But for Dr. Gerbino the point was clear. In health care, she had to take one patient and “flow” that one patient all the way through the process to ensure they received the integrated, quality care needed. It informed her work on improving the flow of care for patients with diabetes. It helped her think about flow in planned diabetes care: How to pull patients into the system who need care but who are not actively seeking care.
“Following the flow enables us to see a big gap in care from the time the patient leaves the primary care physician’s office with instructions,” Dr. Gerbino says. “Why is the patient not meeting goals? Maybe it is a lack of understanding, or maybe the patient is overwhelmed with how many meds they take, so we loop in a pharmacist to work with them on medication.
“The fellowship renewed my sense of urgency that we can do better in providing care for our patients with diabetes. We have so many team members with strengths that we were underutilizing.”
The fellowship started Dr. Gerbino on a deep dive into the flow of planned diabetes care, and she has carried it through her work in the years since.
“At Toyota we read, ‘Action for the future is taking place at this moment.’ We need to use the tools to leverage our team to relentlessly pursue the perfect patient experience,” she says.
Dr. Calderon also appreciated the Japan trip and its focus on flow. He says it helped him think about the in-depth work he was doing to improve the work flow of residents and hospital wards.
“We went to Japan to learn by observing what flow looks like in museums and factories,” he says. “By really studying it.”
More to Fellowship than Japan
But there is much more to the fellowship than the Japan trip. For Dr. Otero, his intensive fellowship study and work led him to the clear realization that, as a leader, it was not incumbent upon him to solve a problem, but rather to be a “problem framer.”
“I had to create the sense of urgency framing a problem from the patient’s viewpoint and then work with the people who are actually doing the work to find the solution,” he says. “The answer doesn’t lie with me. It lies with the people doing the work.”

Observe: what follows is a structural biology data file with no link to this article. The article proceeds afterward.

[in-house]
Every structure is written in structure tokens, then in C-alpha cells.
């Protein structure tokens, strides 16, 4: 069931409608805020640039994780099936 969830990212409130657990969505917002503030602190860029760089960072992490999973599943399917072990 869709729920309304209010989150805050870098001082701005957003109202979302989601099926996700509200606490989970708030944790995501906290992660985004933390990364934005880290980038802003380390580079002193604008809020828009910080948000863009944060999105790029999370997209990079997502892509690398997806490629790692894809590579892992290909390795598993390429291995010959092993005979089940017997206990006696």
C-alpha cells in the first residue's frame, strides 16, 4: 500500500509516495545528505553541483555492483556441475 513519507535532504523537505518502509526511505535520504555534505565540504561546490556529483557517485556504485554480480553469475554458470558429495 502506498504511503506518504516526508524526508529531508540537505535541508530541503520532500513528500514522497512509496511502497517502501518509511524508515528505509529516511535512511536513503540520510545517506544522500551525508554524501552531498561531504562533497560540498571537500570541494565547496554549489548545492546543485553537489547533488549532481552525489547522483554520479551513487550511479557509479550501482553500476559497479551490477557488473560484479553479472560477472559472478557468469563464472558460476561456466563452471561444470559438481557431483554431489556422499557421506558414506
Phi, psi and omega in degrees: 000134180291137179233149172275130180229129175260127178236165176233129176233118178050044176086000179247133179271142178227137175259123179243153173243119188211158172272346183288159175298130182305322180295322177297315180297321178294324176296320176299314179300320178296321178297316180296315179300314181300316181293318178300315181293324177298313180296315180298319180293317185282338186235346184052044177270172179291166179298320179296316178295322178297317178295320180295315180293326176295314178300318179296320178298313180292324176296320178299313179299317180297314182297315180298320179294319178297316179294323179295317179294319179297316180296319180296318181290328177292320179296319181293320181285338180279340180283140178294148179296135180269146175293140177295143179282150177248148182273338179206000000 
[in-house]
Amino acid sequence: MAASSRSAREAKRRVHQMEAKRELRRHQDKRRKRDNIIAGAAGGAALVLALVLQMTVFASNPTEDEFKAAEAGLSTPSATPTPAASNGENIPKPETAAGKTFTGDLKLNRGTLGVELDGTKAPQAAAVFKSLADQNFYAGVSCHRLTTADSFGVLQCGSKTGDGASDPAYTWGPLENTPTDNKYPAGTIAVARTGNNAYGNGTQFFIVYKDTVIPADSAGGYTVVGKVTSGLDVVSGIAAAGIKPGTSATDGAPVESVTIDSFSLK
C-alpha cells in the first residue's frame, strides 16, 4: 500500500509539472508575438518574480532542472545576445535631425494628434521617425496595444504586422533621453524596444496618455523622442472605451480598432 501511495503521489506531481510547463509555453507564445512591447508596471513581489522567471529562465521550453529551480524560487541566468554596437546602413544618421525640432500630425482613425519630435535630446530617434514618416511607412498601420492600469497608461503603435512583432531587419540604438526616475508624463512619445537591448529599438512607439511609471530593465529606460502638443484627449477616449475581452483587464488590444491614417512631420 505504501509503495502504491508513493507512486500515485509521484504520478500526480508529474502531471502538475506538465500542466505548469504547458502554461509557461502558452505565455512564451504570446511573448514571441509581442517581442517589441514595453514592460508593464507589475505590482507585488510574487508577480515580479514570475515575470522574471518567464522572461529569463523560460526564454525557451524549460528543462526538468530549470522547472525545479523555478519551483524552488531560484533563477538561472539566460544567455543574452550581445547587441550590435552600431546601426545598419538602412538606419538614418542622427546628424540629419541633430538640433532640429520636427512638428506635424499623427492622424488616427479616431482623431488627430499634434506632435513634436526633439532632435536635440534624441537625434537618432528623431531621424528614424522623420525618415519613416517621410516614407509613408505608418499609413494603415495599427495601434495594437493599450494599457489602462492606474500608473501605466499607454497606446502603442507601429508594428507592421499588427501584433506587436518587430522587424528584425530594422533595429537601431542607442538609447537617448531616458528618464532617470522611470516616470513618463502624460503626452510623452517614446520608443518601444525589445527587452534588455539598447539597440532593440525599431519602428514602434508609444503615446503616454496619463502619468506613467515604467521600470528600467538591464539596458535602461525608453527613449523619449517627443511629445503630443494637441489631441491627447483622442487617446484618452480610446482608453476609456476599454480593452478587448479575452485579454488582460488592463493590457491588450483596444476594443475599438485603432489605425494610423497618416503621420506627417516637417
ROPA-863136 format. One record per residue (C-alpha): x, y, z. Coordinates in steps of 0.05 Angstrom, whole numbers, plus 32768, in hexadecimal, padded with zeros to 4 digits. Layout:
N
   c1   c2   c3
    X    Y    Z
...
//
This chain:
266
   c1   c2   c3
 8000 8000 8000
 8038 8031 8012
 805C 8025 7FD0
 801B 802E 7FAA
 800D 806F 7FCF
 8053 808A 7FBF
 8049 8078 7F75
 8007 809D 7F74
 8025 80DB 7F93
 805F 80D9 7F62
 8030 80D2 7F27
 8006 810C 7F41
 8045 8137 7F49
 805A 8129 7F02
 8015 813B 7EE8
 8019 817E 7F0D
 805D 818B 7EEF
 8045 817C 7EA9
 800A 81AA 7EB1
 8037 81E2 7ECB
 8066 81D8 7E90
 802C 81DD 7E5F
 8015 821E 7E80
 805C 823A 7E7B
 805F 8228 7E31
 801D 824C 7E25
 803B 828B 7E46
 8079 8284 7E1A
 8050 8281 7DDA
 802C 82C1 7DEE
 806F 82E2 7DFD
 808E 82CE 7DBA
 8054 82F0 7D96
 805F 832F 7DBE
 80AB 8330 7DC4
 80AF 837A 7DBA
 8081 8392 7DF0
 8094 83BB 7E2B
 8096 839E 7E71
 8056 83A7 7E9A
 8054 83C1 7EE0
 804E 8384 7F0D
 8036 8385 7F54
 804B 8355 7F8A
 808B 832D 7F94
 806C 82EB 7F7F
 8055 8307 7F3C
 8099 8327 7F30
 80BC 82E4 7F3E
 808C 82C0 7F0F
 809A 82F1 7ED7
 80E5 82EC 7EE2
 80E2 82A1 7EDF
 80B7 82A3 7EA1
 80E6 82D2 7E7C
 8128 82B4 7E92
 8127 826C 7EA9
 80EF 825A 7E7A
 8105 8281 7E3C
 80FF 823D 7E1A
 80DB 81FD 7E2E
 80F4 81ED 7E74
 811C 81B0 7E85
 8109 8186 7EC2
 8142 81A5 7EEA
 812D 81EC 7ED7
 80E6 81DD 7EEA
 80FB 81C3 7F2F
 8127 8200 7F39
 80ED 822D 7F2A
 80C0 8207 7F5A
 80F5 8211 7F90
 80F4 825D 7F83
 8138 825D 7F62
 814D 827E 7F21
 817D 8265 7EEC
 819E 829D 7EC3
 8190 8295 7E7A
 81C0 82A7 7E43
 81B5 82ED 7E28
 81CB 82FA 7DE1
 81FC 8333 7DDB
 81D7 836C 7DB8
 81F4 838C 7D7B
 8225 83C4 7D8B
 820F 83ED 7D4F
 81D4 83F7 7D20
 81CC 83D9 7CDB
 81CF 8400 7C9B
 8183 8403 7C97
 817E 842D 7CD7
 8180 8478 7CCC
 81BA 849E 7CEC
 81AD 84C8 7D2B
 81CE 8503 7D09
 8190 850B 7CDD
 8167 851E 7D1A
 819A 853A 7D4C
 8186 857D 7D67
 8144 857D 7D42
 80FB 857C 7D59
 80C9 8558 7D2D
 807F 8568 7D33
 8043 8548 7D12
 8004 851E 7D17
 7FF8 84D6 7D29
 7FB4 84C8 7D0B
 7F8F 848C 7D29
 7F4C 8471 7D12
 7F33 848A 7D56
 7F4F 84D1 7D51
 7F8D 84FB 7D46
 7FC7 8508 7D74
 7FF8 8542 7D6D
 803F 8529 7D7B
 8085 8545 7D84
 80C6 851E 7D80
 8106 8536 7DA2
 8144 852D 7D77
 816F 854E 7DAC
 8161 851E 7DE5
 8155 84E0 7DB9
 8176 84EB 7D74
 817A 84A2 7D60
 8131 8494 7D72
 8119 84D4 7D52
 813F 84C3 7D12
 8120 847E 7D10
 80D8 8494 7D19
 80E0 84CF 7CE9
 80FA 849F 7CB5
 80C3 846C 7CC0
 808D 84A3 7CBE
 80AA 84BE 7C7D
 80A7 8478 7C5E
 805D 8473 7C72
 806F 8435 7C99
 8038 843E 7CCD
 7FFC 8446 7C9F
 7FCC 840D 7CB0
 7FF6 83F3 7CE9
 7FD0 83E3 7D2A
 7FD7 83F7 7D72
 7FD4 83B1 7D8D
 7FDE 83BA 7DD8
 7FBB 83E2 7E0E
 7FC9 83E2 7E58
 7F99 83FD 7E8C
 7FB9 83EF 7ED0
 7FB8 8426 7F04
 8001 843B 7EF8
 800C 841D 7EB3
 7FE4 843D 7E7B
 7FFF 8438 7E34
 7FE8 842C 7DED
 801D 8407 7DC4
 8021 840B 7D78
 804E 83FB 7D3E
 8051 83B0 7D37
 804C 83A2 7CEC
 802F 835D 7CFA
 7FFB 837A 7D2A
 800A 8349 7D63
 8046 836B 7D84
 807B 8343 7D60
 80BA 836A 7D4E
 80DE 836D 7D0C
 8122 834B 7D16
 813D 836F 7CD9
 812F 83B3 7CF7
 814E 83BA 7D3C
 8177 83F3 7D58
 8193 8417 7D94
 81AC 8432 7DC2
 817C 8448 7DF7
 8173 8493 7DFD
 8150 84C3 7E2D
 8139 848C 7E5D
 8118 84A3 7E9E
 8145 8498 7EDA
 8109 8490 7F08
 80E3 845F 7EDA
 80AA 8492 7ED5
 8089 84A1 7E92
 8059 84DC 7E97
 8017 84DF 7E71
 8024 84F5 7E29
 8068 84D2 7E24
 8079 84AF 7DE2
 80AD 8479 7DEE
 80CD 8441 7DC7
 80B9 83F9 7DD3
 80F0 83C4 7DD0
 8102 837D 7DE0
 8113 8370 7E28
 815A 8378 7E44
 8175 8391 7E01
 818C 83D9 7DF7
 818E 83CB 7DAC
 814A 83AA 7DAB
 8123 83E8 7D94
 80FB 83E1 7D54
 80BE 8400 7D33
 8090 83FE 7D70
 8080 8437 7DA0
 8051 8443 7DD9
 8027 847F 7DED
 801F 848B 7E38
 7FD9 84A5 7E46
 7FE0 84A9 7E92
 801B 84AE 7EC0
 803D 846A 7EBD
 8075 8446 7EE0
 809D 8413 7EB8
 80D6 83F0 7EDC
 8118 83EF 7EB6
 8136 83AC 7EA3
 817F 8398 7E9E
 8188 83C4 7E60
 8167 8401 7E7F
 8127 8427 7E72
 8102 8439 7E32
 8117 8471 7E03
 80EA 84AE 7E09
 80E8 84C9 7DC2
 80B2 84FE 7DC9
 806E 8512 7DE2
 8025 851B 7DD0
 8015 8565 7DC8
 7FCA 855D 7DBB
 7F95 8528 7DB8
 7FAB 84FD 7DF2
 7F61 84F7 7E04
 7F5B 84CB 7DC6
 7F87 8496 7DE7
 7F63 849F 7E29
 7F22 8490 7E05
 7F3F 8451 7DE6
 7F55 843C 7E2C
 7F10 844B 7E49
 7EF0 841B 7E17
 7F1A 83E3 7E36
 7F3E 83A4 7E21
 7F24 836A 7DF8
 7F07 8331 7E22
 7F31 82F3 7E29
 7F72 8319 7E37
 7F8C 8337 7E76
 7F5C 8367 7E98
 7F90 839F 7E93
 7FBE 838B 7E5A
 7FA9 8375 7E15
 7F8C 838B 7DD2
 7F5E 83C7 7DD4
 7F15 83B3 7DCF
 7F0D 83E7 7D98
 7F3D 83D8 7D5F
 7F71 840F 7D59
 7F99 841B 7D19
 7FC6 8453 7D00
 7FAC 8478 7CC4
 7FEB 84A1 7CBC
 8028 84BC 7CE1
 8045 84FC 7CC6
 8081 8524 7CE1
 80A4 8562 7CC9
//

All three physicians have progressed significantly in the time since their fellowships, and all three credit the fellowship with enabling them to take a deeper dive into understanding VMPS methodology, as well as the tools to foster improvement.
Dr. Gerbino says that in her work with planned diabetes care, moving the metrics is a significant challenge. But by sharing the care of patients with the appropriate professional – nurse, pharmacist or another physician − the planned diabetes care has improved noticeably.
“Through all of this work, the primary care physician now can spend less time with a patient with chronic illness, enabling the doctor to have more access to new and more complex patients,” she says. “At the same time, the patients are exceptionally well served by pharmacists and nurses. Sitting one-on-one with each patient, our nurses do a phenomenal job of coaching and empowering our patients to meet their health goals. Our pharmacists are most skilled at medication adjustment, and partnering with our patients to help improve compliance and outcomes.”
For Dr. Calderon, there was a significant breakthrough in improving the flow of interns rounding on patients.
“The fellowship helped me get a theoretical design and conviction that a change in rounding by interns was the right thing to do,” he says. “Operationalizing it took more time.”
Now, rather than interns rounding in a way that is similar to batch processing – which leads to forgetfulness and errors – they focus on one patient at a time all the way through the round. It’s the same as Dr. Gerbino following that screw all the way down the assembly line, and how she seeks one-piece flow all the way through planned diabetes care.
“The fellowship was transformative for me,” says Dr. Calderon, “in that I could look at medical education and see the flow of interns from a completely different perspective and that helped me solve a lot of problems.”
Dr. Otero sums it up this way: “As I was approaching the concept of zero defects in my fellowship mistake-proofing module, I reflected on any quality statements that our profession embraces. And there it was all along, ‘First, do no harm.’ The Hippocratic Oath predated Shingo, Taiichi Ohno and Toyota. If ‘do no’ equates to zero and ‘harm’ equates to defects, then even the ancients knew that respecting the patient meant ‘First, Zero Defects.’”
How is your organization a “learning organization?”